1. The name "Rockhard" was inspired by Specialized Bicycle Components' "Hardrock" line of bicycles.
2. See United Nations Convention on Contracts for the International Sale of Goods, arts. 1(1), U.N. A/Conf.97/18, Annex I, (April 11, 1980) in 19 I.L.M. 668 (1980) [hereinafter CISG]; but see CISG art. 6 (allowing parties to contract out of the provisions).
3. See generally CISG arts. 1-101. Hardship is not mentioned in any of these articles. See id.
4. See id. art. 79.
5. See infra notes 164-65 and accompanying text, noting that hardship is not considered the same as impediment.
6. See International Institute for the Unification of Private Law (UNIDROIT), Principles of International Commercial Contracts, art. 6.2.3(1) (1994), available in 34 I.L.M. 1067(1995) [hereinafter UNIDROIT Principles].
7. See infra notes 102-03 and accompanying text.
8. See UNIDROIT Principles, supra note 6, art. 6.2.3(3).
9. See id. art. 6.2.3(4)(a)-(b).
10. See Walter Hamilton, Asia Rout Hurls Wall Street onto Roller-Coaster Ride Economy: Dow Plunges 269 Points, then Recovers Two-Thirds of Loss. Some Say Bear Market Has Begun, L.A. Times, Dec. 20, 1997, at A1 (considering effects of Asian economic problems on U.S. stock market); Peter Koenig, When the World's Financial Stabiliser Crumbles , The Independent (London), Jan. 11, 1998, at 2, available in 1998 WL 4735894 (predicting that Asian financial crisis poses far greater danger to global economy than Mexican financial crisis four years earlier); Mark Atkinson & Larry Elliott, Shockwaves Hit Global Markets at Home/Britain Will Not Be Immune from the Economic Turmoil, The Guardian, Aug. 28, 1998, at 005 (estimating that economic upheaval in Russia will affect both Britain and the United States).
11. The ever-increasing need for uniform sales laws culminated in the states' preparation and enactment of the Uniform Commercial Code. See John Honnold, The Sales Convention: Background, Status, Application, 8 J.L. & Com. 1 (1988).
12. See Alejandro M. Garro, The Gap-Filling Role of the UNIDROIT Principles in International Sales Law: Some Comments on the Interplay Between the Principles and CISG, 69 Tul. L. Rev. 1149 (1995). The great French comparativist, Edouard Lambert, was already advocating the establishment of a supranational law at the beginning of the century. See Michael Joachim Bonell, An International Restatement of Contract Law 1 (1994).
13. Although the organization was originally comprised of commercial law experts from Western Europe, it has grown to include, inter alia, the United States. See John E. Murray, Jr., Murray on Contracts § 150, at 872 n.1 (3d ed. 1990); E. Allan Farnsworth, An International Restatement: The UNIDROIT Principles of International Commercial Contracts, 26 U. Balt. L. Rev. 1, 1-2 (1997).
14. See Murray, supra note 13, § 150, at 872.
15. This failure has often been blamed on the lack of participation in the formulation of the Hague Conventions by common law nations, including the United States. See id.
16. See id.
17. Among the criticisms leveled against unification are that: uniformity compromises the certainty and effectiveness that has developed over many years in the various national legal systems; since uniform conventions are, by their nature, restricted to particular subjects, they must be interpreted against the backdrop of domestic law; the onerous task of acquiring court decisions and arbitral awards from other jurisdictions is unduly burdensome; and, national unification cannot keep pace with the international unification process. See Malcolm Evans, Uniform Law: A Bridge Too Far?, 3 Tul. J. Int'l L. 145, 146-55 (1995) (concluding that these criticisms do not merit retreating from the goal of unifying international private law).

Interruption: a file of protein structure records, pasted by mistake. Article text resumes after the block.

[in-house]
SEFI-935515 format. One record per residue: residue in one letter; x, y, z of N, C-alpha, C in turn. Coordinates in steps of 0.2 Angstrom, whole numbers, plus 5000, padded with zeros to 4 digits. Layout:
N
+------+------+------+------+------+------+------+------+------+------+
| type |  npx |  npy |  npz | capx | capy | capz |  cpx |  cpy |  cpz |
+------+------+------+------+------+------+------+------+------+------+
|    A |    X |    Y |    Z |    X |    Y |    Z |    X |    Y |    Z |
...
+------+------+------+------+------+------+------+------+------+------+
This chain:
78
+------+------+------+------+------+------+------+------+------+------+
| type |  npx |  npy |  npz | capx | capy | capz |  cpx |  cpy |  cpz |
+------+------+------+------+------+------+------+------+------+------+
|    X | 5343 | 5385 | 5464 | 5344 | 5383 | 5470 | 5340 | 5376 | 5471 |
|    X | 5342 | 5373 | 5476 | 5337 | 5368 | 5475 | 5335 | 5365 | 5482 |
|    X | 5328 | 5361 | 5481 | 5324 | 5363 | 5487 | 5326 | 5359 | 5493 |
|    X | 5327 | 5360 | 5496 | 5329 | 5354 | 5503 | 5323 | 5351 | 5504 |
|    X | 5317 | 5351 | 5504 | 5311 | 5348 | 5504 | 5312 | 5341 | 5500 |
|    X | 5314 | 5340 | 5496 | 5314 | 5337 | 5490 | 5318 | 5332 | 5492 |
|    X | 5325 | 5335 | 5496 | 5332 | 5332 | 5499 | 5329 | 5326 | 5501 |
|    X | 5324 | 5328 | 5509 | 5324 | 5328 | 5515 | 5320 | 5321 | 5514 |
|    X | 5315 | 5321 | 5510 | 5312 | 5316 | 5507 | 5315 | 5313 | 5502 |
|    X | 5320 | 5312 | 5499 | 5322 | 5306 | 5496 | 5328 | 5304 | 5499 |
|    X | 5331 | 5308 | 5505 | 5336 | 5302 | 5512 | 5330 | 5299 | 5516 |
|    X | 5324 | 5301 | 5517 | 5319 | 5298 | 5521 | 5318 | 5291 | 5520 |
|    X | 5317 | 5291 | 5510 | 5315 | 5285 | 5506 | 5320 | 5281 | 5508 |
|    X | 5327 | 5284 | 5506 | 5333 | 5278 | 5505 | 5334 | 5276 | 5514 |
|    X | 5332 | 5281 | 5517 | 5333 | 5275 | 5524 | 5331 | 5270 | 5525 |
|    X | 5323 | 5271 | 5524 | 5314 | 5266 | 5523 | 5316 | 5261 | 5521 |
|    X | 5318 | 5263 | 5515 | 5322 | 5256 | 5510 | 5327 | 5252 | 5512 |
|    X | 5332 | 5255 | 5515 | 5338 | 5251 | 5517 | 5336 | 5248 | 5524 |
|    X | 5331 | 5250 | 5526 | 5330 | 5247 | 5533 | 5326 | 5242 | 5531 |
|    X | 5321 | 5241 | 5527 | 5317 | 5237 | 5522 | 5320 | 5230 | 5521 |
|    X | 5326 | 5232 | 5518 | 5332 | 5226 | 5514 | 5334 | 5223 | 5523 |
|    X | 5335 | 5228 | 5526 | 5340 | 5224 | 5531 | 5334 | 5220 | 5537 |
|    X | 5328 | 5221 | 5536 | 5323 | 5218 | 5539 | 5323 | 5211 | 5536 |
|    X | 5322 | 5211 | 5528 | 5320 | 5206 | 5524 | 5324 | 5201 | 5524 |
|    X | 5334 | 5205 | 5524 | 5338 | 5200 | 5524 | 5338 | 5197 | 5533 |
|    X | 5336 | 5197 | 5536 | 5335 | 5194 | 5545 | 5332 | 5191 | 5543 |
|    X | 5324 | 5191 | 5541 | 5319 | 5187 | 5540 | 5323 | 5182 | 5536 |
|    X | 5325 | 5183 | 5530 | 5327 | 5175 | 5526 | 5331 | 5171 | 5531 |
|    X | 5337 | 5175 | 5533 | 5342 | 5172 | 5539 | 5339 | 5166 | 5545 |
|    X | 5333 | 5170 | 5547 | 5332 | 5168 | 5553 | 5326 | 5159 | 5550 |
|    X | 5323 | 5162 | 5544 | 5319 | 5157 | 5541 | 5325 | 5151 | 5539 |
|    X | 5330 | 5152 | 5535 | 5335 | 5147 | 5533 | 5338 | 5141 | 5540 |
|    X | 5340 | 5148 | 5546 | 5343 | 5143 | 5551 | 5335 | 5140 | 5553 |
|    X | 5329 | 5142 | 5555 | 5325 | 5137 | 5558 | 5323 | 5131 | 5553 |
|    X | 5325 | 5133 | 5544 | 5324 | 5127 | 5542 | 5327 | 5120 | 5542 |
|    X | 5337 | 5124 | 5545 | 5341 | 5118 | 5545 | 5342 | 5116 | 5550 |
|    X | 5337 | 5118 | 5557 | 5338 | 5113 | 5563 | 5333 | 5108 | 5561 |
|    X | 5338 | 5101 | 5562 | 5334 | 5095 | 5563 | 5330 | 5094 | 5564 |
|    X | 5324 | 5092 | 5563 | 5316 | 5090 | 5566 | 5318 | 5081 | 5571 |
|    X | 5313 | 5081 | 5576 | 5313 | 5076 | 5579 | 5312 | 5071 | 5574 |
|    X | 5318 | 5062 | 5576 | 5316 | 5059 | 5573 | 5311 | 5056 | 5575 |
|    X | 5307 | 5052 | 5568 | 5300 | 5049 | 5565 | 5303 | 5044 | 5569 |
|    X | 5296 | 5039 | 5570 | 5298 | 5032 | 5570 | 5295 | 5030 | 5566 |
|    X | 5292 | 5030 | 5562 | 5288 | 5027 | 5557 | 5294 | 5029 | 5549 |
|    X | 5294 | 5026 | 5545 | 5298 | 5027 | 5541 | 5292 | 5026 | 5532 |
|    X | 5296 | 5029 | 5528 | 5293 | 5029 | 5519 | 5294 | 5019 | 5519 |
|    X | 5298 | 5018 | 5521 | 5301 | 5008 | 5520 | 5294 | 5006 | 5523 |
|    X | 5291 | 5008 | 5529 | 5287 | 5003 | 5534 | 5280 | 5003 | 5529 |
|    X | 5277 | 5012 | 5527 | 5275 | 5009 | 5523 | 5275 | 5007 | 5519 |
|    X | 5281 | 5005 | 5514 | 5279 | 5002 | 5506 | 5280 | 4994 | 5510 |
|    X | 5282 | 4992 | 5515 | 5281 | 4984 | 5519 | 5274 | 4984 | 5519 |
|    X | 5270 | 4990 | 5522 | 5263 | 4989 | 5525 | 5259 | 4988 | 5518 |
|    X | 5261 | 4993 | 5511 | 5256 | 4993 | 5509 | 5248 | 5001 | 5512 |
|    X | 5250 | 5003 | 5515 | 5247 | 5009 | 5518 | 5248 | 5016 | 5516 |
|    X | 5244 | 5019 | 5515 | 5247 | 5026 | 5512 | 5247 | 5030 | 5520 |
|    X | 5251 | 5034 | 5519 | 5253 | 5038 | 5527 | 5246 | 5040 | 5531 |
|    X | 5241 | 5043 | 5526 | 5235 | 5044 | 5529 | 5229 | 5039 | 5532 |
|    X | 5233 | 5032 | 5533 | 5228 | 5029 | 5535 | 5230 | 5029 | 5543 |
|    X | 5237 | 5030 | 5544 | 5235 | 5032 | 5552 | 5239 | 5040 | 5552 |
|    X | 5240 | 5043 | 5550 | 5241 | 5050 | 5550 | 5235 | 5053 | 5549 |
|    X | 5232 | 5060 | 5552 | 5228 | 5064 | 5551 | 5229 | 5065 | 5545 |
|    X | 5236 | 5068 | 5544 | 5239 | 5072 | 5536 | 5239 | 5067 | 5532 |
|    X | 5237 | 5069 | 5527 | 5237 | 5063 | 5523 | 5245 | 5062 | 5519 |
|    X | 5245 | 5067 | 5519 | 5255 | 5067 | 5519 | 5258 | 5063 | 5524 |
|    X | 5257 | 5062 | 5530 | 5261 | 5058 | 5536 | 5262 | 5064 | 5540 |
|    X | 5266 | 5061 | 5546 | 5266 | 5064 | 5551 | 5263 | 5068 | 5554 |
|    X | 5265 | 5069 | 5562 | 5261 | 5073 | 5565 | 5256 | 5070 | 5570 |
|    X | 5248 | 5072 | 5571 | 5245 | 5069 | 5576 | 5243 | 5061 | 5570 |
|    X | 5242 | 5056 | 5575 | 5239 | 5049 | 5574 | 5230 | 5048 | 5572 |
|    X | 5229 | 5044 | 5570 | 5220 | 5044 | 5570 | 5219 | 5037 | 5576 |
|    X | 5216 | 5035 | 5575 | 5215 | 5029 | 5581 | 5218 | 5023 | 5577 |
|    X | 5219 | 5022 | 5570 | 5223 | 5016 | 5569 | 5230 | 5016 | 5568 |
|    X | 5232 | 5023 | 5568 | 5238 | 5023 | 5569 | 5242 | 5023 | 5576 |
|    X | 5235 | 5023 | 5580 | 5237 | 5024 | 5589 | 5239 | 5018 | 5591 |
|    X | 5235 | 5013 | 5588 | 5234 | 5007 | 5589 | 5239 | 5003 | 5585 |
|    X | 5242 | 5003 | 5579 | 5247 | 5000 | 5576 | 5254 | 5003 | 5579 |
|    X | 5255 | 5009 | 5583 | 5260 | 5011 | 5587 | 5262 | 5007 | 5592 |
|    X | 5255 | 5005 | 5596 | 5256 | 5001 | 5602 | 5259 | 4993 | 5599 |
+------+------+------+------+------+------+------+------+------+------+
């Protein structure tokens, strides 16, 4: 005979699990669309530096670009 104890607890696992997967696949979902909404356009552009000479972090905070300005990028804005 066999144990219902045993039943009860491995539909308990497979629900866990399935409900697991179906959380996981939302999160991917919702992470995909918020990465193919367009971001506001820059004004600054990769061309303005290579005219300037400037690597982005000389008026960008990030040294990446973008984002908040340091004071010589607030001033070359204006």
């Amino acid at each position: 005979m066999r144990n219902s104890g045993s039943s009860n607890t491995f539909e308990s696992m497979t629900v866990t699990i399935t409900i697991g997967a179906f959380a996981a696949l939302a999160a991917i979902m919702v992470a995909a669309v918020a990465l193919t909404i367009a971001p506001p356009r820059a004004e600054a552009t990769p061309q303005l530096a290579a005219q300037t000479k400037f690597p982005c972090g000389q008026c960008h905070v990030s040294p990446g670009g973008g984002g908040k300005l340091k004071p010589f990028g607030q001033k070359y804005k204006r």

18. Bonell, supra note 12, at 9.
19. See id.
20. See id.
21. See id. at 9-10.
22. See id. at 12.
23. The International Chamber of Commerce has drafted some of these non-partisan instruments, including the INCOTERMS and the Uniform Customs and Practices for Documentary Credits. See id.
24. See id.
25. The difficulties that can arise in international contract negotiations also depend on the extent to which the parties' legal systems vary. For example, Japanese companies abhor the notion of jury trials and punitive damages, preferring instead the secrecy and finality of arbitration to resolve disputes. Thus, a potential deal between a Japanese manufacturer and an American wholesaler can quickly if the American insists that U.S. law govern the contract. See id. at 13-14.
26. See id. at 13.
27. See id. at 14.
28. See Honnold, supra note 11, at 4.
29. See id. at 5.
30. See id.
31. See id.
32. See Journal of Law and Commerce CISG Contracting States and Declarations Table, Clout Abstracts, 16 J.L. & Com. 371 (1997).
33. See Dietrich Maskow, Hardship and Force Majeure, 40 Am. J. Int'l L. 657, 664 (1992).
34. CISG, supra note 2, art. 1
35. See id. art. 3(2).
36. See id. art. 2(a)-(f).
37. See generally id. arts. 1-101. None of these articles contain a hardship provision. See id.
38. See id. art. 79(1).
40. See id. art. 79(2).
41. See id. art. 79(4).
42. See id. art. 79(5). Other relief is available in the form of the rights to seek interest, to reduce the purchase price and to seek restitution. See id. arts. 50, 78, 81(2).
43. Farnsworth, supra note 13, at 2.
44. See id.; Michael Joachim Bonell, The UNIDROIT Principles of International Commercial Contracts: Why? What? How?, 69 Tul. L. Rev. 1121, 1126 (1995).
45. See Bonell, supra note 44, at 1126.